I have fond memories of cop shows, from Dragnet to Hill Street Blues to CSI, but I have noticed that there has been less and less regard for the rights of televised suspects as time goes on. Adam-12 once had Martin Milner complaining about some guy pulling an, “I am a citizen” routine, but he and Kent McCord were generally as polite and courteous as could be, though somewhat wooden. The heroes of Hawaii Five-O, like Kam Fong playing Chin Ho Kelly above, were comparatively wooden, too, but they managed to solve their cases without beating up their suspects.
My friend Rog turned me on to CSI and later raved about 24. I started to watch CSI, and became a fan, but never caught up with 24. Later I read that torture had become a mainstay of the series. Lovable Weird Guy Donald Sutherland’s son Kiefer played Jack Bauer, and somehow Jack always had to either torture some evil dude or let a mall full of innocent children die. I wasn’t interested in watching that, but I saw similar scenarios creeping into other series.
For example, I was a fan of Star Trek: Enterprise, the Trek prequel with bony Jolene Blalock as hot Vulcan T’Pol and Scott Bakula as Captain Jonathan Archer. Even without a Prime Directive, Archer, who watched water polo videos with his puppy, seemed like the least aggressive of Star Trek captains early on. In the wake of 9/11, the show was rewritten to have the Earth attacked by alien meanies called the Xindi, and Archer became all-too-willing to pummel any other aliens they captured to find out more about the Xindi. That was about when I stopped watching the series.
Saturday night, CBS reran the first episode of the remake of Five-O, which is Hawaii Five-0, with a zero. Steve McGarrett is played by Alex O’Loughlin, a fellow I liked from the Moonlight series, where he played a vampire PI that could go about during the day as long as he wore his Foster Grants. The new Danno, James Caan’s son Scott, was OK, and the new Chin Ho, Daniel Dae Kim, had been good on Lost, and the new Kono, Grace Park, was a bikini babe. But when McGarrett was offered a job as head of a task force with complete immunity, I groaned. Eventually they caught up with some nasty grinning Asian who knew something but wouldn’t talk. The solution – hit him in the face with a large ash tray. He tells them everything because as we know from 24, torture always works perfectly.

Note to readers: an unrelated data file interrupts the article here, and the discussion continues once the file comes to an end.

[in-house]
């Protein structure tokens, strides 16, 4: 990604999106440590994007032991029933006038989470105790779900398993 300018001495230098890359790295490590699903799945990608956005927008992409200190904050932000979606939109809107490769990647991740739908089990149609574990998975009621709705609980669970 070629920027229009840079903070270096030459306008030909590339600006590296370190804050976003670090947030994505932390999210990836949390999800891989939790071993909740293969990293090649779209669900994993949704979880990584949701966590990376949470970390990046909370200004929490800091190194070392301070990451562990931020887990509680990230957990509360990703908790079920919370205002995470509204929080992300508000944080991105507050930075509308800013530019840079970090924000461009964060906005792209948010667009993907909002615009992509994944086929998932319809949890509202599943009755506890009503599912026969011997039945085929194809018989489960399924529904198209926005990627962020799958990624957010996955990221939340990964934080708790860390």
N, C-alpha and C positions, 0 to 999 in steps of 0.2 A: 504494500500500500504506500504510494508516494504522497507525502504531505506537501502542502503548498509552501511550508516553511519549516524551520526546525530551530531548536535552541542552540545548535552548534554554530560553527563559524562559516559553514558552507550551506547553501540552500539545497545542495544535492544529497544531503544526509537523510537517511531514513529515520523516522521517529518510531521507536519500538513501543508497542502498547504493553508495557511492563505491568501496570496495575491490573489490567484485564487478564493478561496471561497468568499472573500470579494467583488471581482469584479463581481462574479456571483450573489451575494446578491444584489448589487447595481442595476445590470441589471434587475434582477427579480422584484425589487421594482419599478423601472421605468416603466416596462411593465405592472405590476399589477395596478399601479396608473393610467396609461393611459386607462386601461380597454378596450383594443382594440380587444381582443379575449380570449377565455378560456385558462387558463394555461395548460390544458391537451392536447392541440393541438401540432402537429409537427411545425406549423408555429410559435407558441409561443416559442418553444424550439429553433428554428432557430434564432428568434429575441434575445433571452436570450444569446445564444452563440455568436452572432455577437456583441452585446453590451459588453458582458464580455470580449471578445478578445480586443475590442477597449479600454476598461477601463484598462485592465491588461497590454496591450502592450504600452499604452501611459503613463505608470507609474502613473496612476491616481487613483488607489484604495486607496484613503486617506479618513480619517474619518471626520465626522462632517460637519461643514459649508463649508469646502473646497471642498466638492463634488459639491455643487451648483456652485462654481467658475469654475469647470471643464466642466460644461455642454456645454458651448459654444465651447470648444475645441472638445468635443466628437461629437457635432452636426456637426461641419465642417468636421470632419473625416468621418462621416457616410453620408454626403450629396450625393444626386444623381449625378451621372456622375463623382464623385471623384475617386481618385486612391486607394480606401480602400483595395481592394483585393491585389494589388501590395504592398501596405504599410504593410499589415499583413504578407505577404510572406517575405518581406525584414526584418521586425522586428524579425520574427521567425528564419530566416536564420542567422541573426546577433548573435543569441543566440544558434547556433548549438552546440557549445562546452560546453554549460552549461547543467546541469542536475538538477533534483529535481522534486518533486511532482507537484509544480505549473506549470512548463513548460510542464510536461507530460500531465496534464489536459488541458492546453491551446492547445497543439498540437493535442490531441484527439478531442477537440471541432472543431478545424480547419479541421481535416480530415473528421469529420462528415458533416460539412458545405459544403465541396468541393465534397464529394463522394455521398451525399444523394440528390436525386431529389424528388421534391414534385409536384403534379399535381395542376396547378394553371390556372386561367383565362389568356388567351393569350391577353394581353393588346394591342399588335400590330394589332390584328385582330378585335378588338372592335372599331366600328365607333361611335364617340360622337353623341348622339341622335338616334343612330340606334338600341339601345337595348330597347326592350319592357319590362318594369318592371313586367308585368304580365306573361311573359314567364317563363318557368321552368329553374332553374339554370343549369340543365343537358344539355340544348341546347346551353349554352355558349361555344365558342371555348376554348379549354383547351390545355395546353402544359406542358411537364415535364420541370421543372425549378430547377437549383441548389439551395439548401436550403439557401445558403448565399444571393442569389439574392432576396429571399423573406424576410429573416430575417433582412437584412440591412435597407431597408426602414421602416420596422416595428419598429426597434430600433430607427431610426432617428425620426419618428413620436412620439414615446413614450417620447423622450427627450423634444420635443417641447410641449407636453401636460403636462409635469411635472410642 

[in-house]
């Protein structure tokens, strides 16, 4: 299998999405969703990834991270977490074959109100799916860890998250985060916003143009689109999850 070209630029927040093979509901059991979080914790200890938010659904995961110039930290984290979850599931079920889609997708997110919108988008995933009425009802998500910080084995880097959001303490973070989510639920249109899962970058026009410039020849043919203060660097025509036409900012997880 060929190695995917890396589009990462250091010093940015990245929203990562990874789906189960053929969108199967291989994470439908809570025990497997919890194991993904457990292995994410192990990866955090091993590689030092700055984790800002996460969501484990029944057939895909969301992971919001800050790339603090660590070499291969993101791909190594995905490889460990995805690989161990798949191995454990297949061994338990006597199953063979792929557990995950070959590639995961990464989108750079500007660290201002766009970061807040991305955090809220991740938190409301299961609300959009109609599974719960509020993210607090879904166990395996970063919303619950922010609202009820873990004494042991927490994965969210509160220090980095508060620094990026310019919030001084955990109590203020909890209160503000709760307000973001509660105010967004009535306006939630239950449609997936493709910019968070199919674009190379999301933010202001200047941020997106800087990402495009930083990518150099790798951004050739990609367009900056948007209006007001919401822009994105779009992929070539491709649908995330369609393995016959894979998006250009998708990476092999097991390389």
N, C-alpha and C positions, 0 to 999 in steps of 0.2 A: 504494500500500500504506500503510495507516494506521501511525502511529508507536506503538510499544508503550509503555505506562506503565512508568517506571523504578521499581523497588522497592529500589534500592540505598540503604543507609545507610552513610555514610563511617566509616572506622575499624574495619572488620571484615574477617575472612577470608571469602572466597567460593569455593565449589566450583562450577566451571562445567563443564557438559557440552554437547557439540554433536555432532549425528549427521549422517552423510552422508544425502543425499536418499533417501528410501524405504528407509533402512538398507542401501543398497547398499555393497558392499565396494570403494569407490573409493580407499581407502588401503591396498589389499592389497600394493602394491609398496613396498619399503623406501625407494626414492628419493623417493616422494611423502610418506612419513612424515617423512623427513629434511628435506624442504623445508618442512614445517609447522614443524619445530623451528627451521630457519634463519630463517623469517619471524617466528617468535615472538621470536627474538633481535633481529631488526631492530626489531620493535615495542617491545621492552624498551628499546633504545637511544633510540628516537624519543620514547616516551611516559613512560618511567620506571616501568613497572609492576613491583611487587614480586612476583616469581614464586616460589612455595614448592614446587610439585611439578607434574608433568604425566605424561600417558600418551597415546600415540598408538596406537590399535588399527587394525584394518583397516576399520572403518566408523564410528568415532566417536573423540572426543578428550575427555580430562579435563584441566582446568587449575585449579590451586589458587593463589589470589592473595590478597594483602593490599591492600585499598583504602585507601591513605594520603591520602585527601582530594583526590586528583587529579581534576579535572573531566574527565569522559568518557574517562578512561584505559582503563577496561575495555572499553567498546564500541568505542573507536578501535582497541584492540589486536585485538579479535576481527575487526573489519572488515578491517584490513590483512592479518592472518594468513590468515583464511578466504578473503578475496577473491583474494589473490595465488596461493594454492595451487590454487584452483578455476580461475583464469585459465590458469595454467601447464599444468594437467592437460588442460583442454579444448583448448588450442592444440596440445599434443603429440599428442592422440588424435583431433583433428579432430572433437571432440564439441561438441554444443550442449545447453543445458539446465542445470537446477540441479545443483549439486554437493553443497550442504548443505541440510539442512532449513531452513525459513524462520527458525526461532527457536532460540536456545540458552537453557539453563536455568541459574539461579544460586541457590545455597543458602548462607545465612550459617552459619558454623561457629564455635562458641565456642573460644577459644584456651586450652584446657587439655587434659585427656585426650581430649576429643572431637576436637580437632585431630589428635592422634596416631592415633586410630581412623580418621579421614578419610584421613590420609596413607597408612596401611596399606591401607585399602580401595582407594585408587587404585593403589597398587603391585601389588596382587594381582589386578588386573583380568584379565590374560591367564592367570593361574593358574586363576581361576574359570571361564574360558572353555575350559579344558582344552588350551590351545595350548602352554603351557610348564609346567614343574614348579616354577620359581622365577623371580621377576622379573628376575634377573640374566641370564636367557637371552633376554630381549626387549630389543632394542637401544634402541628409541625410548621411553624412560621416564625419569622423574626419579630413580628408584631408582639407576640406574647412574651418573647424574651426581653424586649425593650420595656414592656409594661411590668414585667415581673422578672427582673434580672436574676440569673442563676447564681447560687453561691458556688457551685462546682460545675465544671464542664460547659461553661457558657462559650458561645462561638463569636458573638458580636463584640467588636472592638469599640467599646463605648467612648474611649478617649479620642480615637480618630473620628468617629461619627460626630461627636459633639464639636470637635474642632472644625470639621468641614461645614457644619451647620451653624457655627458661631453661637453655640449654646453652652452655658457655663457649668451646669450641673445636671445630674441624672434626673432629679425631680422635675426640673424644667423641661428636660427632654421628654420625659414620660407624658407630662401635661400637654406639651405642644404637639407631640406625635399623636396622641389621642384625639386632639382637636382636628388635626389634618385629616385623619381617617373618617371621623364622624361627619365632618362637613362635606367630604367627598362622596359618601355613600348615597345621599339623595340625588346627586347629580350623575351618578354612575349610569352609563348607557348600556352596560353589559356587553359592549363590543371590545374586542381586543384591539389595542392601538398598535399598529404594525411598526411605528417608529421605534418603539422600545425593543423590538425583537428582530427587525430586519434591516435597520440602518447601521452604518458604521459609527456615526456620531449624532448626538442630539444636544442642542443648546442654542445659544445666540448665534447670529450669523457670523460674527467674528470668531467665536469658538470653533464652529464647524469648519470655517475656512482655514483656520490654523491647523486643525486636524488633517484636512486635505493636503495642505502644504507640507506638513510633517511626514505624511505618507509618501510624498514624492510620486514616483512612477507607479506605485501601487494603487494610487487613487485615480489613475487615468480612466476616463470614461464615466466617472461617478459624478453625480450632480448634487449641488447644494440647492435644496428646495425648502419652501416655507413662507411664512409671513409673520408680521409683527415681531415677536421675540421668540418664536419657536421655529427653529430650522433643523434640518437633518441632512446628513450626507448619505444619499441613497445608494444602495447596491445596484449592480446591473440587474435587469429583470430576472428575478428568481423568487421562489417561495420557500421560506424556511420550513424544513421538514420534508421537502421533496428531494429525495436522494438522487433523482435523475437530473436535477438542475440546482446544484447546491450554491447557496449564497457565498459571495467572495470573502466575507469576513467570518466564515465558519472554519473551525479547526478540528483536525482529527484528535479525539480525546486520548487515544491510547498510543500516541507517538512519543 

After Five-0, they reran the first episode of Blue Bloods, with Len Cariou and Tom Selleck as scions of a family of NYC cops named Reagan. Actually they aren’t all cops – one daughter is a district attorney. I’ve liked Selleck both as goofy Thomas Magnum and gruff Jesse Stone. The rest were all new to me. Right at the beginning, someone unseen in a white van snatches a young girl off the sidewalk. She’s around ten years old, with diabetes. That’s important because it added a time constraint. They find critical evidence, and Detective Reagan, Selleck’s son BTW, soon finds the suspect, who isn’t talking. The missing girl needs her insulin, pronto, so the obvious thing to do is to shove the suspect’s head in the nearest toilet. He tells them everything because as we know from 24, torture always works perfectly.
They find her still alive, and everyone is happy, except the lady Judge, who is just this close to releasing the perp to kill again, and the DA, Selleck’s daughter BTW, who has no untainted evidence to mount a case. So at least the writers stipulated to the fact that physical coercion is technically against the law. But it didn’t matter because amazingly fast police work uncovered another crime in the perp’s past, and they extradited him to a state where he could be executed – so everyone was really happy.
Except me. Because it ain’t never that simple.